A year ago (and for several years before that), the Mac business was growing at a 20% to 50% clip. It was also rapidly gaining share in the personal computer market. It was a major factor in driving Apple’s stock price toward $200, and it was scaring the pants off the rest of the PC industry.
This quarter, Apple’s Mac business, measured by revenue, could shrink more than 10% year-over-year. And the company no longer appears to be gaining any share at all.
On Monday, Apple reacted to weak sales by cutting Mac notebook prices by 5% to 15%. That should help drive up Mac unit sales 5% year-over-year in June, Piper Jaffray analyst Gene Munster predicted in a note today.
That’s better than the overall 8% year-over-year June quarter unit sales decline that Wall Street expects, based on a slow April and May. And perhaps it’s the bottom for the Mac business, which declined 3% year-over-year in the March quarter. But it’s not enough to take the Mac business back to where it was.
Why not? Because many of the Mac growth drivers have stalled, and Apple shows no signs of addressing this. Specifically:
- Failure to launch exciting new products. (The MacBook Air was the last big hit.)
- Failure to play in the fastest growing segment of the market (netbooks).
- Weakness in core markets: Education and media/creative.
- Failure to make real inroads into the corporate world.
- Failure to build a big international business.
The recent price cuts may persuade some price-conscious consumers to pay up for a Mac. But they aren’t a game-changer, especially in this economy.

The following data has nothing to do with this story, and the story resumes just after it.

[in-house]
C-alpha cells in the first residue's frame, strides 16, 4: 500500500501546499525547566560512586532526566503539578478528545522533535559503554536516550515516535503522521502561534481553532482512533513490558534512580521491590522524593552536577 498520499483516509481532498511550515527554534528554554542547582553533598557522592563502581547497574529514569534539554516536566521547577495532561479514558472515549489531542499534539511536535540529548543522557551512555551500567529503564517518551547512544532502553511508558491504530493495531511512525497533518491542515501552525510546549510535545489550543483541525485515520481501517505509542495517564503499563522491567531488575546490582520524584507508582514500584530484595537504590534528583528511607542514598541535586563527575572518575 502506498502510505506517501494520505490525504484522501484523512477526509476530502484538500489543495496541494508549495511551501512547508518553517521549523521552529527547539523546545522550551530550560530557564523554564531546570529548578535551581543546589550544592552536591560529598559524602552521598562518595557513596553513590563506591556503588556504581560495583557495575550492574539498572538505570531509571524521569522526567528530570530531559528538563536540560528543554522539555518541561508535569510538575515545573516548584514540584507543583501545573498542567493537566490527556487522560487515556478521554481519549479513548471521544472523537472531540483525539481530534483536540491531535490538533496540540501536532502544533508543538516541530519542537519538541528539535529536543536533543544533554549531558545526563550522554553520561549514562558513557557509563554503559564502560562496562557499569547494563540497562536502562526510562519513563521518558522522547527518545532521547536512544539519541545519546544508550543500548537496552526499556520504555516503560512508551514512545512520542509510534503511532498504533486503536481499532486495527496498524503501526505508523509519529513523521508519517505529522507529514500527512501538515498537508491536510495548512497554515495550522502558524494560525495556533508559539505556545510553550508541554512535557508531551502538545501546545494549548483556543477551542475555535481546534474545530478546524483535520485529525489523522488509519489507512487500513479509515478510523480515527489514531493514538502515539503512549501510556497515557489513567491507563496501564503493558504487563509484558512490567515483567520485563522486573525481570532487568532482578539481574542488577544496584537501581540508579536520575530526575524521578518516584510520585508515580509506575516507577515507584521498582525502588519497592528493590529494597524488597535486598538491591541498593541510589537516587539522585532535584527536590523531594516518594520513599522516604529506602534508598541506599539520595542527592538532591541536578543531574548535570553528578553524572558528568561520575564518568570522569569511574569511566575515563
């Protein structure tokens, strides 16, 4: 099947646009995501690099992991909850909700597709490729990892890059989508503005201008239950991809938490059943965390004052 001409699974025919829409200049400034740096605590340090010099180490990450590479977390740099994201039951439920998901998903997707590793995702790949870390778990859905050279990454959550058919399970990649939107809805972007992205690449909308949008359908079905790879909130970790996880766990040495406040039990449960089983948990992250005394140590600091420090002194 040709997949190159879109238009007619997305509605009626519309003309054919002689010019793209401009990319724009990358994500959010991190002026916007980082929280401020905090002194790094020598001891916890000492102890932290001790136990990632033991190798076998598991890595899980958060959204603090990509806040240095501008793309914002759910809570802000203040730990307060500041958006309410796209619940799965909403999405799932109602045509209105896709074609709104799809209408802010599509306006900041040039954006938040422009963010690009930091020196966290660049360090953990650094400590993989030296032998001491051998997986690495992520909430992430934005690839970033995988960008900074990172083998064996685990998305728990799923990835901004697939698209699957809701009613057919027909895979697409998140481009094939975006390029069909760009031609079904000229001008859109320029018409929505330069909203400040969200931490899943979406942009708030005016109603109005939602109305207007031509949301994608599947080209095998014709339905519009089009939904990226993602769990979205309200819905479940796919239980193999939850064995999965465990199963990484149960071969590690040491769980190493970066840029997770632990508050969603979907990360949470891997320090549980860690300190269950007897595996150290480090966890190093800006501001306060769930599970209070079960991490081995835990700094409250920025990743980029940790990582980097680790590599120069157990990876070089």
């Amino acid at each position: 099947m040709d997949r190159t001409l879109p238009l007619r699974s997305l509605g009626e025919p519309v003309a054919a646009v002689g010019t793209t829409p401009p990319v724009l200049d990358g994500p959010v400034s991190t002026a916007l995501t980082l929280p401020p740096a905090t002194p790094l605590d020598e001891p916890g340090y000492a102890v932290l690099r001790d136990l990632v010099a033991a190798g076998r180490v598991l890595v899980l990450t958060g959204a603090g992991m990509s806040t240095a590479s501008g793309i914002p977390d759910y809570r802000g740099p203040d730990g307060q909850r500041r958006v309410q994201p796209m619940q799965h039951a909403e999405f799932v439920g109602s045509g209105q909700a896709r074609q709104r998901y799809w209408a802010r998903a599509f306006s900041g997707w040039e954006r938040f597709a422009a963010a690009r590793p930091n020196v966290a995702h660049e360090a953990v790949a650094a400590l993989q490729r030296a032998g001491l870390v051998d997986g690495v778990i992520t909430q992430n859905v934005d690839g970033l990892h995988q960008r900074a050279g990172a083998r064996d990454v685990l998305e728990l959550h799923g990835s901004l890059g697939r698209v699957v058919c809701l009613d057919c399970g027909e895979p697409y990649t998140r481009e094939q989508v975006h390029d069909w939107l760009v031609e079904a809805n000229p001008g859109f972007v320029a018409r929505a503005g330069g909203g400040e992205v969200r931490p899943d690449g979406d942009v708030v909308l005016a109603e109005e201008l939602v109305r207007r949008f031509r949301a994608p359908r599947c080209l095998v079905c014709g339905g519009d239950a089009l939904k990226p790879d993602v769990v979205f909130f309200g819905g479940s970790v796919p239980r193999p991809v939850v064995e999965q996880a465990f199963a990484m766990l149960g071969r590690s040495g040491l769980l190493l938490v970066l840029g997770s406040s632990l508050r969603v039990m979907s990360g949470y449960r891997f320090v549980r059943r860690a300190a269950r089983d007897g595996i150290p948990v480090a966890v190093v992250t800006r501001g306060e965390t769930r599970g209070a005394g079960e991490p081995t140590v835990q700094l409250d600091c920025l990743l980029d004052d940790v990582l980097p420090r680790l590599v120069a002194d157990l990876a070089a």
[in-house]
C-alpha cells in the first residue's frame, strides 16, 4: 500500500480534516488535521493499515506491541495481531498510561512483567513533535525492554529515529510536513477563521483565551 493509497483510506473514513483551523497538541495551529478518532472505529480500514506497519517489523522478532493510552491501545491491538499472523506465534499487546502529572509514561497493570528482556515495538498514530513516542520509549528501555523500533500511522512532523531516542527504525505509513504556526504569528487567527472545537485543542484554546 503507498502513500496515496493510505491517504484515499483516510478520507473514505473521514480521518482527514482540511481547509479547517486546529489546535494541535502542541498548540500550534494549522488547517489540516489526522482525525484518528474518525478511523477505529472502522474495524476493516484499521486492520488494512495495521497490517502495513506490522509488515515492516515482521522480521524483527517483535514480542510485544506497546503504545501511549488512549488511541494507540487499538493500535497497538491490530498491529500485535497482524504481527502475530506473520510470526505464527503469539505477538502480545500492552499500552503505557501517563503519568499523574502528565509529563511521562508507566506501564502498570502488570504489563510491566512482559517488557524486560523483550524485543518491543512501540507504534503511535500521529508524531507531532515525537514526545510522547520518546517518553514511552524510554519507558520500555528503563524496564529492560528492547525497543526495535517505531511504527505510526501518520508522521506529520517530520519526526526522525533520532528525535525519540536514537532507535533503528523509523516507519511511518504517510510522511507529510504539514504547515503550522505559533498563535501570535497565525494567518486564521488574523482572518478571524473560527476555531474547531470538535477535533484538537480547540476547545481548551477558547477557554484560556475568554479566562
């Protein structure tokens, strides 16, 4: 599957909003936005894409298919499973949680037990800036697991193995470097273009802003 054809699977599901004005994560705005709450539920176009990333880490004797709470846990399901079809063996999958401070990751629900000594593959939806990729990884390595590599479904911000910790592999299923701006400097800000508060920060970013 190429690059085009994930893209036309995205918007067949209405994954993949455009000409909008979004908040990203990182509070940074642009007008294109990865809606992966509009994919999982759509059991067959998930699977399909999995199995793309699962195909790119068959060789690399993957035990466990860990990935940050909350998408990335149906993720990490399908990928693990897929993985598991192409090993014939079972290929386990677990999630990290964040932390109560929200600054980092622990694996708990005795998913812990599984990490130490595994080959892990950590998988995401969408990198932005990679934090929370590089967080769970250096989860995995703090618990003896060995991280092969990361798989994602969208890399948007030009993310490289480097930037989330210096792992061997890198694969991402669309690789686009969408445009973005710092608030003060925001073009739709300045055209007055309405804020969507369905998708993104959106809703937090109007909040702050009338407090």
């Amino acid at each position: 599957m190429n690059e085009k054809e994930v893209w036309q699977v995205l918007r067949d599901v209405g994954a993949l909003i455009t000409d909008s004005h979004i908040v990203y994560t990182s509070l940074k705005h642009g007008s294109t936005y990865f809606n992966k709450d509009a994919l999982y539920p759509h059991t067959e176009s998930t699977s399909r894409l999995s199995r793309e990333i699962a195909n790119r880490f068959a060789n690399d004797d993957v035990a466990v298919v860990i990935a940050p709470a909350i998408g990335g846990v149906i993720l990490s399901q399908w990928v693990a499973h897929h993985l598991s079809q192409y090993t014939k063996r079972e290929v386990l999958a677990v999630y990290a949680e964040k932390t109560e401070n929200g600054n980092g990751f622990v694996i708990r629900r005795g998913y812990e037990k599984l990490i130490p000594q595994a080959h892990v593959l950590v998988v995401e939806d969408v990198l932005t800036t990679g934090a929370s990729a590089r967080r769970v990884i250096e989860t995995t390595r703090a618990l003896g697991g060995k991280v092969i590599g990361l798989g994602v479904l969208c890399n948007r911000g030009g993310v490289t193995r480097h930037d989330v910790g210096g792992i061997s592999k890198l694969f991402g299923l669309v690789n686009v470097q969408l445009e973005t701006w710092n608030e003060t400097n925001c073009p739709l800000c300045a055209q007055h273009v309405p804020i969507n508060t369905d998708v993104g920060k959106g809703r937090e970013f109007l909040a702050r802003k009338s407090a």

Apple can’t do anything about the economy. But it can do a lot to get its Mac business growing again. Here are the three biggest opportunities:
Enter more sectors of the PC industry (selectively). One of the fastest-growing segments is netbooks. Apple probably won’t release a traditional mini-laptop netbook — it hates them — but we expect the company to release some sort of multi-touch tablet that will compete with netbooks. (Apple’s market/pricing strategy will help determine its success here: Whether it decides to compete with sub-$600 netbooks, which are selling, or comes out with a $1,500 luxury tablet, which aren’t selling.)
Build a real corporate sales business. Several of Apple’s key corporate clients — the creative/advertising/media industries and education — have very small technology budgets right now. But there have to be many areas for potential growth, especially this fall, when Macs will natively support Microsoft’s (MSFT) Exchange email and calendar servers. We’ve also heard that Apple is hiring representatives for its retail stores that will help sell and support small and medium businesses nearby its stores. Companies are getting ready to decide what to do with their XP machines over the next few years: Buy new Windows 7 PCs or get Macs. Apple needs to make sure that many companies consider Macs.
Drive international growth. Most of Apple’s revenue still comes from the Americas and its U.S.-heavy retail business. But sales are growing faster overseas. So Apple should strengthen its marketing and brand internationally. A start: The company is building more retail stores abroad, including Paris, Italy, and Germany.